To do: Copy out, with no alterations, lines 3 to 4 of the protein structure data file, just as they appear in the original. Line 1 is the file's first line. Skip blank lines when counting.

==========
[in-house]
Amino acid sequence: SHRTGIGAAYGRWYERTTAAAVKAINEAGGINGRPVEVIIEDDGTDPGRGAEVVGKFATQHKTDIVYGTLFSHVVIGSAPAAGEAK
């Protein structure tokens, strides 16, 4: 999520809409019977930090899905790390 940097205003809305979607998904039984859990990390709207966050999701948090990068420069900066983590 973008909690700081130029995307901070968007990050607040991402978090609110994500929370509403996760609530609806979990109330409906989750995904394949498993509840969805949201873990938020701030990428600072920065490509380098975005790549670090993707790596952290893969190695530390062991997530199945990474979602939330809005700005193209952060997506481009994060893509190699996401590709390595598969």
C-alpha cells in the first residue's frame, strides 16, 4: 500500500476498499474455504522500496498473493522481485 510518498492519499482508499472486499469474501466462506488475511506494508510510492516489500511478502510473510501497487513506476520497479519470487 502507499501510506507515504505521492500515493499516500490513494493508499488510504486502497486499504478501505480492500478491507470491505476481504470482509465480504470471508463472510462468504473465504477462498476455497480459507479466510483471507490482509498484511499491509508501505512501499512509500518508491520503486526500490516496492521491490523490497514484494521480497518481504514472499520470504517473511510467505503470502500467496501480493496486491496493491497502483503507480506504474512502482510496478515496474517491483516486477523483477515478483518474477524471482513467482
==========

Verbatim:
């Protein structure tokens, strides 16, 4: 999520809409019977930090899905790390 940097205003809305979607998904039984859990990390709207966050999701948090990068420069900066983590 973008909690700081130029995307901070968007990050607040991402978090609110994500929370509403996760609530609806979990109330409906989750995904394949498993509840969805949201873990938020701030990428600072920065490509380098975005790549670090993707790596952290893969190695530390062991997530199945990474979602939330809005700005193209952060997506481009994060893509190699996401590709390595598969």
C-alpha cells in the first residue's frame, strides 16, 4: 500500500476498499474455504522500496498473493522481485 510518498492519499482508499472486499469474501466462506488475511506494508510510492516489500511478502510473510501497487513506476520497479519470487 502507499501510506507515504505521492500515493499516500490513494493508499488510504486502497486499504478501505480492500478491507470491505476481504470482509465480504470471508463472510462468504473465504477462498476455497480459507479466510483471507490482509498484511499491509508501505512501499512509500518508491520503486526500490516496492521491490523490497514484494521480497518481504514472499520470504517473511510467505503470502500467496501480493496486491496493491497502483503507480506504474512502482510496478515496474517491483516486477523483477515478483518474477524471482513467482